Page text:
I needed access to a Nexus switch located remotely. The switch was connected to a Raritan Dominion SX ii console server but I could not connect as the port was busy. After checking that no-one else was on this switch I established that it was due to an old stale session that had not been timed out by the Raritan. I performed the ‘userlist’ to display the users currently logged in.
We had an alert in VCenter on a particular VM stating that ‘Virtual machine disk consolidation is needed’. I shut down the VM out of hours, right clicked on the VM then clicked ‘Snapshot’ and ‘Consolidate’ as suggested by VMware here (https://kb.vmware.com/selfservice/microsites/search.do?language=en_US&cmd=displayKC&externalId=2003638)
As soon as I did this I received the following alert:
Status: An error occurred while consolidating disks: Could not open/create change tracking file
Using KB2013520 (https://kb.vmware.com/selfservice/microsites/search.do?language=en_US&cmd=displayKC&externalId=2013520) I discovered the problem was possibly corrupt CTK files. I resolved it taking the following steps:
1. Shutdown affected VM
2. I then discovered which host the VM resided on in Vcenter and then logged onto it via ssh. I also discovered the datastore the host was using as I would need to browse to this directory.
2. I created a ‘tmp’ folder in the VM’s directory on vmfs/volumes/$LUN/$VM
3. Moved all CTDK files into the tmp directory ( mv *-ctdk.vmdk /tmp )
4. Back in VCenter I attempted to consolidate the snapshots again – this time it worked.
5 . Finally I powered on the VM. All good!
There are a myriad of options when it comes to assigning IPv6 attributes to a PPPox connections and in this post I’ll be exploring some of them.
In the network referenced in this post incoming PPP xDSL sessions (DSL, FTTC) are handed off from the wholesale provide over an L2TP tunnel. Upon successful authentication each connection is configured by the LNS with the attributes returned by the radius server. See below:
In the IPv4 world all the leg work was done at layer 2 with the use of IPCP within PPP. IPCP was responsible for configuring the IP address of the connection as well as providing additional information such as DNS servers. Quick and easy.
Before putting our ASR 9001 into production I wanted to update it to the Cisco’s suggested firmware release. I also wanted to configure some LDP label allocation filtering and couldn’t find the commands in my current release so thought an upgrade would help (that turned out to be something else). It was a fairly small jump in terms of releases as I was just moving from 5.1.3. to 5.3.3. It was a fairly smooth process but I did get stuck at one point which I’ll explain later. Anyway here are the steps.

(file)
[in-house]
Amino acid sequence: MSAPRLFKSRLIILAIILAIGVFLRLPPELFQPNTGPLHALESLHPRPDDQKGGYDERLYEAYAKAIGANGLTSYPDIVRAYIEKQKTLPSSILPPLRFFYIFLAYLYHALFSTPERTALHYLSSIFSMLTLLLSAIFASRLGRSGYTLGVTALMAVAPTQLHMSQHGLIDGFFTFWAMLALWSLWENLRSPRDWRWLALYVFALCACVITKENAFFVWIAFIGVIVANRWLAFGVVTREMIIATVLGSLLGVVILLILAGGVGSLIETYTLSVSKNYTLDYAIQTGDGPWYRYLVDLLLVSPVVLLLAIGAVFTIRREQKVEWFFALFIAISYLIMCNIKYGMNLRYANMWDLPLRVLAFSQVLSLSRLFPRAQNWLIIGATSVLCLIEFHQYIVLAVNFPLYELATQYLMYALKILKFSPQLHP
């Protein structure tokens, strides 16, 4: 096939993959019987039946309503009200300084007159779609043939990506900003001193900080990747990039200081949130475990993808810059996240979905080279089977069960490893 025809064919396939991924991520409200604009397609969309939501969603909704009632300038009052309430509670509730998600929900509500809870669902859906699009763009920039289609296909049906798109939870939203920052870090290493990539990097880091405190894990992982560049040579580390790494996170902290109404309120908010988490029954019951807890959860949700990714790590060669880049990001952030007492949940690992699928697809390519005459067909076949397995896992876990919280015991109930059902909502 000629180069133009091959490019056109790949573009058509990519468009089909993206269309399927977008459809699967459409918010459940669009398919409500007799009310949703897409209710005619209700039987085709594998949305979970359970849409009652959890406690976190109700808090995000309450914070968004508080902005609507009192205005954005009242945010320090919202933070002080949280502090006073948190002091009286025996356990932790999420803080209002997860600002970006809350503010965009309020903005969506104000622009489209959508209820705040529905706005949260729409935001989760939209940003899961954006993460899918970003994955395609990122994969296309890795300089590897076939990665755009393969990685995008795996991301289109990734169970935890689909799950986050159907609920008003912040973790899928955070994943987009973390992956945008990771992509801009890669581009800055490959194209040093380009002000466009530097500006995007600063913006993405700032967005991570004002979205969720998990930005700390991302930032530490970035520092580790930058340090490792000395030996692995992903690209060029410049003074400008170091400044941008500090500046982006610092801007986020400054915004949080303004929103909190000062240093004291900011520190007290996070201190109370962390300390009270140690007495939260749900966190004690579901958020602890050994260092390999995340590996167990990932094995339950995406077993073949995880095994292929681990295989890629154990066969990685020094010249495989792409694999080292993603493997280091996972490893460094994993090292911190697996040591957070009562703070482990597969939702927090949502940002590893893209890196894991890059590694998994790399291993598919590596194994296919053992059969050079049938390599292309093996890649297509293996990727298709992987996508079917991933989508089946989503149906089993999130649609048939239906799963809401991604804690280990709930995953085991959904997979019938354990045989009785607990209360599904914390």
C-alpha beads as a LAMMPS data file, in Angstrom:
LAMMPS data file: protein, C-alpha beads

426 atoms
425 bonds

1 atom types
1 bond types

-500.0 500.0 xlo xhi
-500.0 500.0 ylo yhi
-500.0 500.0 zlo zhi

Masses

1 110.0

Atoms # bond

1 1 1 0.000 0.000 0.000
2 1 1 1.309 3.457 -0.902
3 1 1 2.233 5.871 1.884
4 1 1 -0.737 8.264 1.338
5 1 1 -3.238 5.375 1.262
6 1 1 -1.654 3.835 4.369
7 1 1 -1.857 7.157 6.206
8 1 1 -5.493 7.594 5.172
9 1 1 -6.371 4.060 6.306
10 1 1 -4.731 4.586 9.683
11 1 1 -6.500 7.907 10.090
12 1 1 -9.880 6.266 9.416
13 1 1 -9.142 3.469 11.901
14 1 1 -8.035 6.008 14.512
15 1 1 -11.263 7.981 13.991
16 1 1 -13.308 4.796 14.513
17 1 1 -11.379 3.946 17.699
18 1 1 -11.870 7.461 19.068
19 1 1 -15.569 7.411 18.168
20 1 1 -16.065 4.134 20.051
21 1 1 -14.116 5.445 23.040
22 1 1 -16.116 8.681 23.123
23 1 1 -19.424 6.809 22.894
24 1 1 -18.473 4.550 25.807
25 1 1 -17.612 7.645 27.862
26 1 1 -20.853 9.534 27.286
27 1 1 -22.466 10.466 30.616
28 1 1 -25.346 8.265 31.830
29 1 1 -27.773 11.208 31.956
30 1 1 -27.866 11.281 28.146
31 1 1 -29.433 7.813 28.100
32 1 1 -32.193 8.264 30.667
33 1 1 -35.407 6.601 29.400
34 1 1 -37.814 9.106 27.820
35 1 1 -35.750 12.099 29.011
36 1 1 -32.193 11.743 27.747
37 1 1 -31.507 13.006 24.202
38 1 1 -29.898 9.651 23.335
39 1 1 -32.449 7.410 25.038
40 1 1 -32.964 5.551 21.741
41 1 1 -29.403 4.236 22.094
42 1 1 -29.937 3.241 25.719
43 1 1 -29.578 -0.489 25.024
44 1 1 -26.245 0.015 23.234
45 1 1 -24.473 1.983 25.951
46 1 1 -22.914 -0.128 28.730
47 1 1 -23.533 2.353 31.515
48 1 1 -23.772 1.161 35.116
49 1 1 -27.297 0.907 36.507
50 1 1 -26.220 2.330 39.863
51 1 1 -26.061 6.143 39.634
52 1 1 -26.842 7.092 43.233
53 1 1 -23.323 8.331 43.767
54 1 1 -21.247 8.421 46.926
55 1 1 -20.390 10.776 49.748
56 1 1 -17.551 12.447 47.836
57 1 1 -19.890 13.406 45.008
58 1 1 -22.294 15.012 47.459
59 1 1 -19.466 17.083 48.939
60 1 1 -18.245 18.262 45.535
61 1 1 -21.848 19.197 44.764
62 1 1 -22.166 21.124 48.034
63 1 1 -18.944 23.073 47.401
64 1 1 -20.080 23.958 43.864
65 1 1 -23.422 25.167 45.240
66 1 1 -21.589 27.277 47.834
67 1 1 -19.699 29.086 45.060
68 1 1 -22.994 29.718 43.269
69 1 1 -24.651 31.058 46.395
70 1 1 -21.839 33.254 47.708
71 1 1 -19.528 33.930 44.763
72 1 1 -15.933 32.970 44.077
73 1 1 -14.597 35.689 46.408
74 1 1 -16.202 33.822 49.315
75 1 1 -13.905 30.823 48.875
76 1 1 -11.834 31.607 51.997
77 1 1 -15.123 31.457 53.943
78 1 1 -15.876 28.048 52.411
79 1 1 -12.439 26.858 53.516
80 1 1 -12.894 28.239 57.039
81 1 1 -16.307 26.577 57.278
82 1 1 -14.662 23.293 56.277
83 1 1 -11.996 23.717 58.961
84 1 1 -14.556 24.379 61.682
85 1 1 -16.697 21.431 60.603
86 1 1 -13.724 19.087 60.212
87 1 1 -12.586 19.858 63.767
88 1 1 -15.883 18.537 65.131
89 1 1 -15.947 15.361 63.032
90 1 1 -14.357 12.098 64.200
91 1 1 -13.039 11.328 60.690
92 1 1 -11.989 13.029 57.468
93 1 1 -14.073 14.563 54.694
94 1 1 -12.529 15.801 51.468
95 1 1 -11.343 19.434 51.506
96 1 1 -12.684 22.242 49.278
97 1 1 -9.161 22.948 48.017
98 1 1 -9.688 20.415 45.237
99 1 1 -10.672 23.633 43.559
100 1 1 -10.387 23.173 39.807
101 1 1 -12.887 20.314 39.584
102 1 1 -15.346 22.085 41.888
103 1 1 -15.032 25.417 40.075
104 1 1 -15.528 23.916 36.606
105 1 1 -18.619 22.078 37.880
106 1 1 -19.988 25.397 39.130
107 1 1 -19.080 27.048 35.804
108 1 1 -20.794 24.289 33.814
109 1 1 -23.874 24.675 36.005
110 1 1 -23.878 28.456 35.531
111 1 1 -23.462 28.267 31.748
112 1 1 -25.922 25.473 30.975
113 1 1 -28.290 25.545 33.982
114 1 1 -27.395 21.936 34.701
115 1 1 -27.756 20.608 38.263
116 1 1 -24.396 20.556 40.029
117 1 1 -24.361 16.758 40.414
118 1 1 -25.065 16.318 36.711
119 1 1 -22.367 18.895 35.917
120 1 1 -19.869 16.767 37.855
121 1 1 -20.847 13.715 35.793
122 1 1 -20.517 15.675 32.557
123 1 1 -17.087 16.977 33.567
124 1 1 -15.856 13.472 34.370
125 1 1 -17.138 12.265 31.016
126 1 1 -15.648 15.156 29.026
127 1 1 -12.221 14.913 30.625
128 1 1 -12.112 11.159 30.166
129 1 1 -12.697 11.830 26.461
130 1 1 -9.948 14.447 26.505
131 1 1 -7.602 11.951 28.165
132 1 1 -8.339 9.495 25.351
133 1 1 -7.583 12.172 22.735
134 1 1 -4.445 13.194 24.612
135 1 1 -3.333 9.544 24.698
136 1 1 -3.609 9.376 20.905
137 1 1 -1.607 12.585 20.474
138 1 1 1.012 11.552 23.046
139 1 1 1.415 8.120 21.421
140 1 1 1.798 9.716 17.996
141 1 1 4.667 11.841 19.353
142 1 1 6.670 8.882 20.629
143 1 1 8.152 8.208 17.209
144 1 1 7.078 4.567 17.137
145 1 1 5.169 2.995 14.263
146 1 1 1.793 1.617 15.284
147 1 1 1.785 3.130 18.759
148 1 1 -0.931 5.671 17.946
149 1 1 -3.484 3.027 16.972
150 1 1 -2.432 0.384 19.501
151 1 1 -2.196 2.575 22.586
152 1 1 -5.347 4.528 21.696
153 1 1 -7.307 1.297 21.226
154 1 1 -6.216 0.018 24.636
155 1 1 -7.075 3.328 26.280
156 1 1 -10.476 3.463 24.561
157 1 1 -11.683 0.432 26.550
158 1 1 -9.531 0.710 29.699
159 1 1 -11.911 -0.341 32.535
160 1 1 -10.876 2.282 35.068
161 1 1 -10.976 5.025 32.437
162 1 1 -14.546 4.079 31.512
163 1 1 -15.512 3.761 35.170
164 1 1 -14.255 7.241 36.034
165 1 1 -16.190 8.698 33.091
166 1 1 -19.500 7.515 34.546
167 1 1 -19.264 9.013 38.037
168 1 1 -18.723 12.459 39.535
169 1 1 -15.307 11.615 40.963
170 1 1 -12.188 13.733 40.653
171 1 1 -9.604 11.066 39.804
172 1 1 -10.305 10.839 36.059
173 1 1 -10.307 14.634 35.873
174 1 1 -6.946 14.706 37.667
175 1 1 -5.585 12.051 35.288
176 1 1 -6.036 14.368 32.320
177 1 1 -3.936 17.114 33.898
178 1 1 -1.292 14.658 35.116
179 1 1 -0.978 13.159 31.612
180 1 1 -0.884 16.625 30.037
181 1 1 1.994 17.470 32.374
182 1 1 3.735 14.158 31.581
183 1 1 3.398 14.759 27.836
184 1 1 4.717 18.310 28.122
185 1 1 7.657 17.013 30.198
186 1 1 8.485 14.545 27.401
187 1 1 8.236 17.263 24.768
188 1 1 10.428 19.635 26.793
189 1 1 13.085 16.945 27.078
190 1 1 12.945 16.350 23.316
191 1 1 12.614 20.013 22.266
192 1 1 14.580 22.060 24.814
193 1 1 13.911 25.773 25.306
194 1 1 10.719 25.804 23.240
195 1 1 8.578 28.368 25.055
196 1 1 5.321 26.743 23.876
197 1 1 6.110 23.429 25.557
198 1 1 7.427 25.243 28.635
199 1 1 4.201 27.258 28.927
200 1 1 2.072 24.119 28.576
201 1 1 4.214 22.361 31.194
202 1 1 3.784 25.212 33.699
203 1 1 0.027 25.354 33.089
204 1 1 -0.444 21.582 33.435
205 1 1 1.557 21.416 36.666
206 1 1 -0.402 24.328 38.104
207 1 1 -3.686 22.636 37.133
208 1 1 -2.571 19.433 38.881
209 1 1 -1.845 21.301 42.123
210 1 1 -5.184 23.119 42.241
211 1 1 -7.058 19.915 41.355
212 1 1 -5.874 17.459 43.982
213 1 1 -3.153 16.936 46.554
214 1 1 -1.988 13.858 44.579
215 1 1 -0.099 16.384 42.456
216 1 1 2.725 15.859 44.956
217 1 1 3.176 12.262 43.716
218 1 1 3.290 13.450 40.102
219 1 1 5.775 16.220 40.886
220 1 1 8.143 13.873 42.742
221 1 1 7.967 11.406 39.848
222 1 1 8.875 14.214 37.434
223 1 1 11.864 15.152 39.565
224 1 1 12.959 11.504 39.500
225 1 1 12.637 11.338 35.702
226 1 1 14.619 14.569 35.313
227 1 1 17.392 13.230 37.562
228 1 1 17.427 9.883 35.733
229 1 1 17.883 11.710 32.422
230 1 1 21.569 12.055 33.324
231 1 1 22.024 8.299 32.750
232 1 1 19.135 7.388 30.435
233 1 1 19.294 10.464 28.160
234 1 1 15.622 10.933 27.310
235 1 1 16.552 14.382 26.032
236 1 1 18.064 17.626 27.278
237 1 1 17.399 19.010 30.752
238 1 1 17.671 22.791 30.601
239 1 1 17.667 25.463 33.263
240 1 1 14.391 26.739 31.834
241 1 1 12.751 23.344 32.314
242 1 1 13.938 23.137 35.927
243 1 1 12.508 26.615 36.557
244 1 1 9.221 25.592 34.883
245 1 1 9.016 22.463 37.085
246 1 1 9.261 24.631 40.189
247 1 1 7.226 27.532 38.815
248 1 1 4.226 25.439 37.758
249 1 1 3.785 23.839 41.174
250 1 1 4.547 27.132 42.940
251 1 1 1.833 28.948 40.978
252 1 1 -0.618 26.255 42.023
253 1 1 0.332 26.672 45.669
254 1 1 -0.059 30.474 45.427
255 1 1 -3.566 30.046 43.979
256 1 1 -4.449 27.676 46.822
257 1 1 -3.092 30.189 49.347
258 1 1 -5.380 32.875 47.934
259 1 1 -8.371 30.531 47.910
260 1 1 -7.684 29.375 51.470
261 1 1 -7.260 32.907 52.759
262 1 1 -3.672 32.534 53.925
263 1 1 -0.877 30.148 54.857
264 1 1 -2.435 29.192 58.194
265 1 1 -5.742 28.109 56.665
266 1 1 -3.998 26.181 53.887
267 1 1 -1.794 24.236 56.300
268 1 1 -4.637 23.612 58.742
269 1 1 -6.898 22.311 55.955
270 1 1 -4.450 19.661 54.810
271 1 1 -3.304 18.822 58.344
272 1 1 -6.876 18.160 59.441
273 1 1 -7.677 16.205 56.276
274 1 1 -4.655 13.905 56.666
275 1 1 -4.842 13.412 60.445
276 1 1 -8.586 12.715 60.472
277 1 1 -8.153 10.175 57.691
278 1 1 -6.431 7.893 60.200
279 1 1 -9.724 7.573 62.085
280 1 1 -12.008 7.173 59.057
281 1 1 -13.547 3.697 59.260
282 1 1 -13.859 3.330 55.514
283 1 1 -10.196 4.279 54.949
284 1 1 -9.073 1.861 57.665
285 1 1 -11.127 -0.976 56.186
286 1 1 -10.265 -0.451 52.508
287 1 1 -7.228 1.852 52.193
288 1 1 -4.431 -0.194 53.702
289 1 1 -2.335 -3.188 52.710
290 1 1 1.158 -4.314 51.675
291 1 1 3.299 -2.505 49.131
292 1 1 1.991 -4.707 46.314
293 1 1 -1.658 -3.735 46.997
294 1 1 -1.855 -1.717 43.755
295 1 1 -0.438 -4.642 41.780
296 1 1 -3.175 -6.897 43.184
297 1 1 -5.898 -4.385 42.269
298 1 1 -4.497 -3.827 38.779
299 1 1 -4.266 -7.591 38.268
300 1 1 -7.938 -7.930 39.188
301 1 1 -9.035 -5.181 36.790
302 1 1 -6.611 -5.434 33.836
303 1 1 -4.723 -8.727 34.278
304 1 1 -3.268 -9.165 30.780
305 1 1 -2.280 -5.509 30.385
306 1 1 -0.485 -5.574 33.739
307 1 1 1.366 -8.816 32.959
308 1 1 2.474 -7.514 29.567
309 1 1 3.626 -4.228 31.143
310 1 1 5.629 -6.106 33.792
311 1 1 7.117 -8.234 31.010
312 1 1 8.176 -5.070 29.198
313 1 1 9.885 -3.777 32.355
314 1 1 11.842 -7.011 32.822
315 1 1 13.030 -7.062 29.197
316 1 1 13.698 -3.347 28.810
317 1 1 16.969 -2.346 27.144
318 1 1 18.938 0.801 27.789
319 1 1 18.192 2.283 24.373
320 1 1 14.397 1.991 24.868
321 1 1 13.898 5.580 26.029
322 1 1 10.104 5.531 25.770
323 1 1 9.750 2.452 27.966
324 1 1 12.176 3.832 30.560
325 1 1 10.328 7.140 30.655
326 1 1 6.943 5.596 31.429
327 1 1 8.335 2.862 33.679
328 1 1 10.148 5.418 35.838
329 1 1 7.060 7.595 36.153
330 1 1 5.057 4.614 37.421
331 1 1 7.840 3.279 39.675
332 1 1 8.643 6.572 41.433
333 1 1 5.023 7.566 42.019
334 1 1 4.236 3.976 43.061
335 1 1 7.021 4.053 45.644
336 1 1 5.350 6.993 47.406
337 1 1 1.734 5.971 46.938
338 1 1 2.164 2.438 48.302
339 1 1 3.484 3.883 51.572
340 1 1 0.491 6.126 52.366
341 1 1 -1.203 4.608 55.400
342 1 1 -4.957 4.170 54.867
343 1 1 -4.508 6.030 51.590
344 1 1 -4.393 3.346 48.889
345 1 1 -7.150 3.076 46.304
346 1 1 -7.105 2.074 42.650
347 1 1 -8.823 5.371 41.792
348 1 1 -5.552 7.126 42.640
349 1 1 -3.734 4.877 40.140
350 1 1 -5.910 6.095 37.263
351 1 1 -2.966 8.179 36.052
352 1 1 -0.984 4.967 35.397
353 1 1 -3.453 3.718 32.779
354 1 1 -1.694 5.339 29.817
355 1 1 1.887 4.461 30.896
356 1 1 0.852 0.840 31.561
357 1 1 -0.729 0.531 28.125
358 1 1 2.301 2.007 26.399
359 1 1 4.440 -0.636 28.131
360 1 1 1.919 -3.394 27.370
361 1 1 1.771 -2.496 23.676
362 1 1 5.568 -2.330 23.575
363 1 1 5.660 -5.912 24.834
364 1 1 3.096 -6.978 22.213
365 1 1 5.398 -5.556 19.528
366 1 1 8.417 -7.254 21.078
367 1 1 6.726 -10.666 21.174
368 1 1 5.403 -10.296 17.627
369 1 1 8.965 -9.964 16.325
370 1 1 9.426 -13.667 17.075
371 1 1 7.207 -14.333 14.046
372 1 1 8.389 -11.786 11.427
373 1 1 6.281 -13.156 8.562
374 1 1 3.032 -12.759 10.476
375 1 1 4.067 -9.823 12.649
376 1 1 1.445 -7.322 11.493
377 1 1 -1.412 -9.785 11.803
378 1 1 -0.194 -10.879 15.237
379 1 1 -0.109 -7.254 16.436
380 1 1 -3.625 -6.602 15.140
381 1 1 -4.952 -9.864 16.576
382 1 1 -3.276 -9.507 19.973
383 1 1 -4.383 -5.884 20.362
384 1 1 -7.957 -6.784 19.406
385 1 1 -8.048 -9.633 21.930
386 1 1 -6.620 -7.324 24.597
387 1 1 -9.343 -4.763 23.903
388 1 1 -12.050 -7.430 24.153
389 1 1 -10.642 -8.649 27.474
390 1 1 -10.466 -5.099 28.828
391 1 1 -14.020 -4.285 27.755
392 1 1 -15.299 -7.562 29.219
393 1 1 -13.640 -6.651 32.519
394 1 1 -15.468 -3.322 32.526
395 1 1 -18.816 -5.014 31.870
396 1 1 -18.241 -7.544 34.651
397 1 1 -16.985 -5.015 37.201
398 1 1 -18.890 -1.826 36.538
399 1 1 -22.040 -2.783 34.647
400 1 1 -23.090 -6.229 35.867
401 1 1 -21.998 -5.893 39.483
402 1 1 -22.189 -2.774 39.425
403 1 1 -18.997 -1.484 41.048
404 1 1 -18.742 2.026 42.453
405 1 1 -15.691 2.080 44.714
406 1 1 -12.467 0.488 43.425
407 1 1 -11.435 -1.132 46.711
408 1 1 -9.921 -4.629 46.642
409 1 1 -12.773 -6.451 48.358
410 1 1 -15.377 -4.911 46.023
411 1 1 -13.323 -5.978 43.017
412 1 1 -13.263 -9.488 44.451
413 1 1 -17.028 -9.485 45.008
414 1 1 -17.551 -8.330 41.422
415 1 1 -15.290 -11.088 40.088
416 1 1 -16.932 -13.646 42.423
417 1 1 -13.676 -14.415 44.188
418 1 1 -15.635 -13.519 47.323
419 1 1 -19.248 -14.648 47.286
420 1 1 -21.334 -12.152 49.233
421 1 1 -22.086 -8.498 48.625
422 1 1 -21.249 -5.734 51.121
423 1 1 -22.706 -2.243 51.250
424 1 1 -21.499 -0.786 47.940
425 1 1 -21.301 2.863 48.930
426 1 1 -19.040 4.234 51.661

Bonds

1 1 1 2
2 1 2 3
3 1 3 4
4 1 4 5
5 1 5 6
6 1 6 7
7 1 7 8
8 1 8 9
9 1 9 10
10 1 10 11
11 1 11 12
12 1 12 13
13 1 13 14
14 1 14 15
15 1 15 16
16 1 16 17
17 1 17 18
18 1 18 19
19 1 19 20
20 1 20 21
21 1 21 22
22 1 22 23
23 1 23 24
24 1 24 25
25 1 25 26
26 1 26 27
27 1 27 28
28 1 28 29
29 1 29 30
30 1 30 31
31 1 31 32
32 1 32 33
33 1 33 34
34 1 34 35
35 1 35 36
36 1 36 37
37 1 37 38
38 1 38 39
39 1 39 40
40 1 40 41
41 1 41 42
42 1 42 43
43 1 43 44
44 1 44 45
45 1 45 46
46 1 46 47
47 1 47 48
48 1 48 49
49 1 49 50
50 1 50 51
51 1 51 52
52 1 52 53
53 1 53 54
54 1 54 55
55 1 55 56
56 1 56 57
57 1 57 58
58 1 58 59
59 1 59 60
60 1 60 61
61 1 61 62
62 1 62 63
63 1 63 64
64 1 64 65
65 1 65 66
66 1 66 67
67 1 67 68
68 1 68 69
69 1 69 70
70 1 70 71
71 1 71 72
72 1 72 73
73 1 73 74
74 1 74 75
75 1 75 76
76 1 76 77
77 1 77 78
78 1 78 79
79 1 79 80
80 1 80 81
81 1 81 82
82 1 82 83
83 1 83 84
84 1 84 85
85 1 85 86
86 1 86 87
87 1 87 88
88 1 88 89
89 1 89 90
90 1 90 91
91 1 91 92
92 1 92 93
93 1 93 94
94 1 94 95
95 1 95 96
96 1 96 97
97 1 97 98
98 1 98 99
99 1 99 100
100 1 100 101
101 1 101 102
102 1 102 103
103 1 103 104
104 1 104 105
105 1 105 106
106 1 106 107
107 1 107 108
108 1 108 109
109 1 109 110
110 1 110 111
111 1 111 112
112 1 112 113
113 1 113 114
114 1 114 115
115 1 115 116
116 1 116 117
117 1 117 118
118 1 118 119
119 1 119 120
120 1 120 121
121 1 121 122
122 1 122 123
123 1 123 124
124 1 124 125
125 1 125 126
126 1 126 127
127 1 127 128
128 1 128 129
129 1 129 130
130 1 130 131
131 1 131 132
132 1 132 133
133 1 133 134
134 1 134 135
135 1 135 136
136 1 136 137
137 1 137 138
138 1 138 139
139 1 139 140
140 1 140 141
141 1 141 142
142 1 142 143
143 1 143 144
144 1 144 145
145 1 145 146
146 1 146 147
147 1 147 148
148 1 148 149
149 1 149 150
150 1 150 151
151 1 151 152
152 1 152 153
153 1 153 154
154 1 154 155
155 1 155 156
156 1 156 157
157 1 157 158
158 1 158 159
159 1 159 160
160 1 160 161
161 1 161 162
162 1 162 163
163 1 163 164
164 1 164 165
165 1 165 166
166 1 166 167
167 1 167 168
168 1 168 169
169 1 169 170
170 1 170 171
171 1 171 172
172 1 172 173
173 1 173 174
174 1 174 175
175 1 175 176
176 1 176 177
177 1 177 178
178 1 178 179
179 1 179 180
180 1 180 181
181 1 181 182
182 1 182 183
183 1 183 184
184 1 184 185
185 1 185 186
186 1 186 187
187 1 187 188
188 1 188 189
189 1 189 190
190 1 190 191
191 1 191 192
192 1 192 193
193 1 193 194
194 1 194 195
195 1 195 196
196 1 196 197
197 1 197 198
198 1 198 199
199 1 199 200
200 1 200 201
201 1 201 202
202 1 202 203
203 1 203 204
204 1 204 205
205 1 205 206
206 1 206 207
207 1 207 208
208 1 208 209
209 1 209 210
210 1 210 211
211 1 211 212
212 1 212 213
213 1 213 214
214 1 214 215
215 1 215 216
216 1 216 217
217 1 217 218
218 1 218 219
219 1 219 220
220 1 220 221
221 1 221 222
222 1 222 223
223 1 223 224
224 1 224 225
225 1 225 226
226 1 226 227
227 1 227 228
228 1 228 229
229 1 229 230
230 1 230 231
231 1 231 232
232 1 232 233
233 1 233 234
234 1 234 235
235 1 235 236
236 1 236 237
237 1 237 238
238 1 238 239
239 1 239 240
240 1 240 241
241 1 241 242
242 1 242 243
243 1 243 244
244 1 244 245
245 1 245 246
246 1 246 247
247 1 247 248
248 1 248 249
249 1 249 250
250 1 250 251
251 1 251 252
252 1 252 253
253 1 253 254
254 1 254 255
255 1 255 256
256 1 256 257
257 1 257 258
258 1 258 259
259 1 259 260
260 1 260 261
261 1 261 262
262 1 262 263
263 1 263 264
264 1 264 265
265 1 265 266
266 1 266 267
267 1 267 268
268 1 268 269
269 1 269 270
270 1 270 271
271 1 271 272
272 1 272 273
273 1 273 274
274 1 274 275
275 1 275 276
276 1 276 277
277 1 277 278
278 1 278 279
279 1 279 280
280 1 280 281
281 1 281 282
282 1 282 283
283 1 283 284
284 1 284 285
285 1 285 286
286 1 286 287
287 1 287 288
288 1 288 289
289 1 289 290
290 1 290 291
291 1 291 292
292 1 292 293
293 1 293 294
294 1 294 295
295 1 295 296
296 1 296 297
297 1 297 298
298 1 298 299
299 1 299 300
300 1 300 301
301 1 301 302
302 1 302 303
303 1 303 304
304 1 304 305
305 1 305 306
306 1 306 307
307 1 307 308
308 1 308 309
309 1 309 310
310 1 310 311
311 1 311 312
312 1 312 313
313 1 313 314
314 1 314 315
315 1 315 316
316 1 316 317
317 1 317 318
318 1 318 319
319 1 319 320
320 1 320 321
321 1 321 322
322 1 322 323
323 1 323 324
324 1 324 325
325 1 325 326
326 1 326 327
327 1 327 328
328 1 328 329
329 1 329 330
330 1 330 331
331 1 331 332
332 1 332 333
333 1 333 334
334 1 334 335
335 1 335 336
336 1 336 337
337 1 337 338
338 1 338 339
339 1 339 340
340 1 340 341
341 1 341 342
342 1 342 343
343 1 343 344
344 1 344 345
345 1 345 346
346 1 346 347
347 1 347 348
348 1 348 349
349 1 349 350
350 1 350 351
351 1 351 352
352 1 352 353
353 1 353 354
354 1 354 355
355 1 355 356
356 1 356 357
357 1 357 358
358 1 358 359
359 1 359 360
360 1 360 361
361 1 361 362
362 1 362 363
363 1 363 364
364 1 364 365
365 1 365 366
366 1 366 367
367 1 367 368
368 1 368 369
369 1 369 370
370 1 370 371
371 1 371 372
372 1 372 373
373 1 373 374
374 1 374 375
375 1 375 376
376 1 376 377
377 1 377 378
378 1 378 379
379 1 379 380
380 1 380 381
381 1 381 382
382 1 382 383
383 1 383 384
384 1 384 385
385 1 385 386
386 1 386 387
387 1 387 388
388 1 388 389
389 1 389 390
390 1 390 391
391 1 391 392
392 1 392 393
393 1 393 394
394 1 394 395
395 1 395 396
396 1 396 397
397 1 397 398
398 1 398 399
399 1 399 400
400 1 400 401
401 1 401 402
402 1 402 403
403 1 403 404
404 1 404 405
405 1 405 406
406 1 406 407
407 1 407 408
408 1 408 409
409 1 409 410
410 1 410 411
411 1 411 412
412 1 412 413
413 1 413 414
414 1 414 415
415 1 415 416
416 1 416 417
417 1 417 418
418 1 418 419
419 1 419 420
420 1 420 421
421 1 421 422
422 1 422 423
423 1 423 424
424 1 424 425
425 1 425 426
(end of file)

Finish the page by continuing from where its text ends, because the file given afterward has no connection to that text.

Download tar from cisco.com and FTP/TFTP to the ASR. This was named ASR9K-iosxr-px-K9-5.3.3.tar and contains all the core software as well as the optional PIES (package installation envelopes) you can choose to activate. The file was 1.44 GB so you’re better off using FTP over TFTP. Put the kettle on as this will take a while! Once the TAR file has been successfully transferred to the router you’ll need to extract it with the following command:
RP/0/RSP0/CPU0:ios(admin)#install add tar disk0:/ASR9K-iosxr-px-K9-5.3.3.tar.
This will extract all the PIE files to your compact flash disk so make sure there is enough room before you run this!
This command displays a handy list of all static routes in the routing table that reference a track object and whether the object is up or down. Routes from all VRFs are displayed.
Recently I needed to upgrade the code on one of our Metro Ethernet switches as some of the EVC and bridge domain settings weren’t operating quite as I had envisaged.
I’m new to these switches and the upgrade process is slightly different to the traditional ‘copy tftp flash’, reboot and cross fingers method I’m used to with other Cisco routers.
The first difference I noticed is when I looked at the flash directory.
One of the nice features in the Cisco ASR 1k line is the use of a dedicated management interface. On first glance at the chassis it looks like any other regular Gigabit interface, however it can be used for management traffic only. Essentially the interface is in it’s own VRF and can’t be placed in any other (ie. the Global VRF) providing separation at the control plane. You could then configure an IP on the interface, plug it into the Management VLAN on your network and disable SSH/Telnet on your public interfaces for ultimate security.
Before diving into the mechanics and processes of various routing protocols it is important to grasp what is exchanged when a neighbour relationship is formed. It’s easy to think that when a neighbour relationship is formed the routers just exchange the contents of the IP routing table (RIB) or even just the contents of the IGP specific table (such as the EIGRP topology table)…both assumptions would be incorrect. We’ll use EIGRP as the IGP in this example.
When the neighbour relationship is formed a flurry of updates packets are exchanged between the neighbours. These updates contain *only* the routes from the EIGRP topology table. Assuming no redistribution has been configured these routes will only be routes seeded into EIGRP with the network command.
Game got real!
Time to get back aboard the study express and go back to the beginning with some EIGRP! Ok, here’s the lowdown:
- ‘Advanced Distance Vector’ or Hydrid Routing Protocol
- Layer 4 Protocol 88
- Uses both Mulitcast (22.214.171.124) and Unicast for communication
- Cisco Proprietary… Continue reading
Or ‘neighbors’ if your an American or a router…
OSPF, like EIGRP uses the concept of Hello packets to build adjacencies.
OSPF Hellos packets are sent to the multicast address 224.0.0.05